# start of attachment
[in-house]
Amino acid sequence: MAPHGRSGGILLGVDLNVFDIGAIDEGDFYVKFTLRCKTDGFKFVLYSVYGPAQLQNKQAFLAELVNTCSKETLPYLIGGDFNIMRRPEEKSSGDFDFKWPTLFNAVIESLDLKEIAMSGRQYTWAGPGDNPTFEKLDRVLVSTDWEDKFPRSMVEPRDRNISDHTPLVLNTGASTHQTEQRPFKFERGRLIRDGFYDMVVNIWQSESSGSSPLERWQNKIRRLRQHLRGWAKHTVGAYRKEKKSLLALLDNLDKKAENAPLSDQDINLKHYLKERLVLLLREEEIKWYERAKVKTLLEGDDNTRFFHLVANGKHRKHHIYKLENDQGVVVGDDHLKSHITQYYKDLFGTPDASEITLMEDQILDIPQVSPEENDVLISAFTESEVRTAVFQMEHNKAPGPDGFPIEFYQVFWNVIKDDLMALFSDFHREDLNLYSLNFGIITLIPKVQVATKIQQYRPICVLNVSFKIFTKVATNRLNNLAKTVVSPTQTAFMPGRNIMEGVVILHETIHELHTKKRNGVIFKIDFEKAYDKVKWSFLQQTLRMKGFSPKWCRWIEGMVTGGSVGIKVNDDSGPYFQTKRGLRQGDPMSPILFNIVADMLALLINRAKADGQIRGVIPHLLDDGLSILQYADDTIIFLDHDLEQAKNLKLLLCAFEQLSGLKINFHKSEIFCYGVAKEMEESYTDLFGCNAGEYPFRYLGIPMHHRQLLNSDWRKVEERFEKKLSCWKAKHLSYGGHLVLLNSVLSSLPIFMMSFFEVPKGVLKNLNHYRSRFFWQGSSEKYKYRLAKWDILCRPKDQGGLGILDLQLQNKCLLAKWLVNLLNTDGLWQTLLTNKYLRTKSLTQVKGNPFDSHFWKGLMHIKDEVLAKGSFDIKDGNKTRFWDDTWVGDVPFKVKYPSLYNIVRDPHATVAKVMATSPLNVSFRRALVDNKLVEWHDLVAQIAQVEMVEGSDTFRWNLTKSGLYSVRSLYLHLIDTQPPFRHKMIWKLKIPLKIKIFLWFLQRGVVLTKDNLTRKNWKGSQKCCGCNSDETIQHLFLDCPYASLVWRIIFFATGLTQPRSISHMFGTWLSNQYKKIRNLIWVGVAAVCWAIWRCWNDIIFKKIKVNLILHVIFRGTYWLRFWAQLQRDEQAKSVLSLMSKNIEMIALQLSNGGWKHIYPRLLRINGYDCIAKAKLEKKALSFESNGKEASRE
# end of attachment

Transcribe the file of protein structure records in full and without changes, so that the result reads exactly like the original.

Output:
[in-house]
Amino acid sequence: MAPHGRSGGILLGVDLNVFDIGAIDEGDFYVKFTLRCKTDGFKFVLYSVYGPAQLQNKQAFLAELVNTCSKETLPYLIGGDFNIMRRPEEKSSGDFDFKWPTLFNAVIESLDLKEIAMSGRQYTWAGPGDNPTFEKLDRVLVSTDWEDKFPRSMVEPRDRNISDHTPLVLNTGASTHQTEQRPFKFERGRLIRDGFYDMVVNIWQSESSGSSPLERWQNKIRRLRQHLRGWAKHTVGAYRKEKKSLLALLDNLDKKAENAPLSDQDINLKHYLKERLVLLLREEEIKWYERAKVKTLLEGDDNTRFFHLVANGKHRKHHIYKLENDQGVVVGDDHLKSHITQYYKDLFGTPDASEITLMEDQILDIPQVSPEENDVLISAFTESEVRTAVFQMEHNKAPGPDGFPIEFYQVFWNVIKDDLMALFSDFHREDLNLYSLNFGIITLIPKVQVATKIQQYRPICVLNVSFKIFTKVATNRLNNLAKTVVSPTQTAFMPGRNIMEGVVILHETIHELHTKKRNGVIFKIDFEKAYDKVKWSFLQQTLRMKGFSPKWCRWIEGMVTGGSVGIKVNDDSGPYFQTKRGLRQGDPMSPILFNIVADMLALLINRAKADGQIRGVIPHLLDDGLSILQYADDTIIFLDHDLEQAKNLKLLLCAFEQLSGLKINFHKSEIFCYGVAKEMEESYTDLFGCNAGEYPFRYLGIPMHHRQLLNSDWRKVEERFEKKLSCWKAKHLSYGGHLVLLNSVLSSLPIFMMSFFEVPKGVLKNLNHYRSRFFWQGSSEKYKYRLAKWDILCRPKDQGGLGILDLQLQNKCLLAKWLVNLLNTDGLWQTLLTNKYLRTKSLTQVKGNPFDSHFWKGLMHIKDEVLAKGSFDIKDGNKTRFWDDTWVGDVPFKVKYPSLYNIVRDPHATVAKVMATSPLNVSFRRALVDNKLVEWHDLVAQIAQVEMVEGSDTFRWNLTKSGLYSVRSLYLHLIDTQPPFRHKMIWKLKIPLKIKIFLWFLQRGVVLTKDNLTRKNWKGSQKCCGCNSDETIQHLFLDCPYASLVWRIIFFATGLTQPRSISHMFGTWLSNQYKKIRNLIWVGVAAVCWAIWRCWNDIIFKKIKVNLILHVIFRGTYWLRFWAQLQRDEQAKSVLSLMSKNIEMIALQLSNGGWKHIYPRLLRINGYDCIAKAKLEKKALSFESNGKEASRE